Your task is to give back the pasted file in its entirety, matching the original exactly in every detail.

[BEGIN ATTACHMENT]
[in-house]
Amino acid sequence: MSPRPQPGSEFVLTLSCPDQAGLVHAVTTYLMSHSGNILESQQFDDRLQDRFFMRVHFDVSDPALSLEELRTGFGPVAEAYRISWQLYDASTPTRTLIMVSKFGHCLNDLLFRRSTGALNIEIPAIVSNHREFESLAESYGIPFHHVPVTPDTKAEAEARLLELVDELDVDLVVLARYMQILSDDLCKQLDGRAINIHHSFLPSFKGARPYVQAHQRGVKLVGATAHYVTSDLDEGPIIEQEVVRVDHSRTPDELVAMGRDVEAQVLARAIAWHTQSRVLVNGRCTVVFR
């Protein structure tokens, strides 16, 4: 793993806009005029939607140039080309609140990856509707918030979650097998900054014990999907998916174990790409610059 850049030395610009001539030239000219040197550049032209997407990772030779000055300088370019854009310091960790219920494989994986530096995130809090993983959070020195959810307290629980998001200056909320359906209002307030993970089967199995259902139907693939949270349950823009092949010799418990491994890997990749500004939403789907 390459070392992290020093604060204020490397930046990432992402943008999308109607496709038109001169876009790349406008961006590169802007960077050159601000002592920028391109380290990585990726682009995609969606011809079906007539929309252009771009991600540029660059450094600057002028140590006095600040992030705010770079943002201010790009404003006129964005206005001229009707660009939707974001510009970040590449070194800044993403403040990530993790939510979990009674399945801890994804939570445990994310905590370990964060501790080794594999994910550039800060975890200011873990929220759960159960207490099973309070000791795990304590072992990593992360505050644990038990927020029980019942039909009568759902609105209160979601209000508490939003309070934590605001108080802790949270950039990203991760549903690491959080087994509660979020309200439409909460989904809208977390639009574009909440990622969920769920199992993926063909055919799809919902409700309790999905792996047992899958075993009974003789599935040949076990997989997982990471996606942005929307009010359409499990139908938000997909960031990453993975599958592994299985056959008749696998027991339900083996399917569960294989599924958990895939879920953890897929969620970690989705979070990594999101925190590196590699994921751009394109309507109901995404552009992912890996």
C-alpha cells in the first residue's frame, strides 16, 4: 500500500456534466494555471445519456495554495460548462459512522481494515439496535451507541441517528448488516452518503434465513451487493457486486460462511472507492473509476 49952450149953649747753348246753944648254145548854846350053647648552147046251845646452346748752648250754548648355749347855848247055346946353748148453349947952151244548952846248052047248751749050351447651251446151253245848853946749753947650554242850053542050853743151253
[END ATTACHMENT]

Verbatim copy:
[in-house]
Amino acid sequence: MSPRPQPGSEFVLTLSCPDQAGLVHAVTTYLMSHSGNILESQQFDDRLQDRFFMRVHFDVSDPALSLEELRTGFGPVAEAYRISWQLYDASTPTRTLIMVSKFGHCLNDLLFRRSTGALNIEIPAIVSNHREFESLAESYGIPFHHVPVTPDTKAEAEARLLELVDELDVDLVVLARYMQILSDDLCKQLDGRAINIHHSFLPSFKGARPYVQAHQRGVKLVGATAHYVTSDLDEGPIIEQEVVRVDHSRTPDELVAMGRDVEAQVLARAIAWHTQSRVLVNGRCTVVFR
């Protein structure tokens, strides 16, 4: 793993806009005029939607140039080309609140990856509707918030979650097998900054014990999907998916174990790409610059 850049030395610009001539030239000219040197550049032209997407990772030779000055300088370019854009310091960790219920494989994986530096995130809090993983959070020195959810307290629980998001200056909320359906209002307030993970089967199995259902139907693939949270349950823009092949010799418990491994890997990749500004939403789907 390459070392992290020093604060204020490397930046990432992402943008999308109607496709038109001169876009790349406008961006590169802007960077050159601000002592920028391109380290990585990726682009995609969606011809079906007539929309252009771009991600540029660059450094600057002028140590006095600040992030705010770079943002201010790009404003006129964005206005001229009707660009939707974001510009970040590449070194800044993403403040990530993790939510979990009674399945801890994804939570445990994310905590370990964060501790080794594999994910550039800060975890200011873990929220759960159960207490099973309070000791795990304590072992990593992360505050644990038990927020029980019942039909009568759902609105209160979601209000508490939003309070934590605001108080802790949270950039990203991760549903690491959080087994509660979020309200439409909460989904809208977390639009574009909440990622969920769920199992993926063909055919799809919902409700309790999905792996047992899958075993009974003789599935040949076990997989997982990471996606942005929307009010359409499990139908938000997909960031990453993975599958592994299985056959008749696998027991339900083996399917569960294989599924958990895939879920953890897929969620970690989705979070990594999101925190590196590699994921751009394109309507109901995404552009992912890996």
C-alpha cells in the first residue's frame, strides 16, 4: 500500500456534466494555471445519456495554495460548462459512522481494515439496535451507541441517528448488516452518503434465513451487493457486486460462511472507492473509476 49952450149953649747753348246753944648254145548854846350053647648552147046251845646452346748752648250754548648355749347855848247055346946353748148453349947952151244548952846248052047248751749050351447651251446151253245848853946749753947650554242850053542050853743151253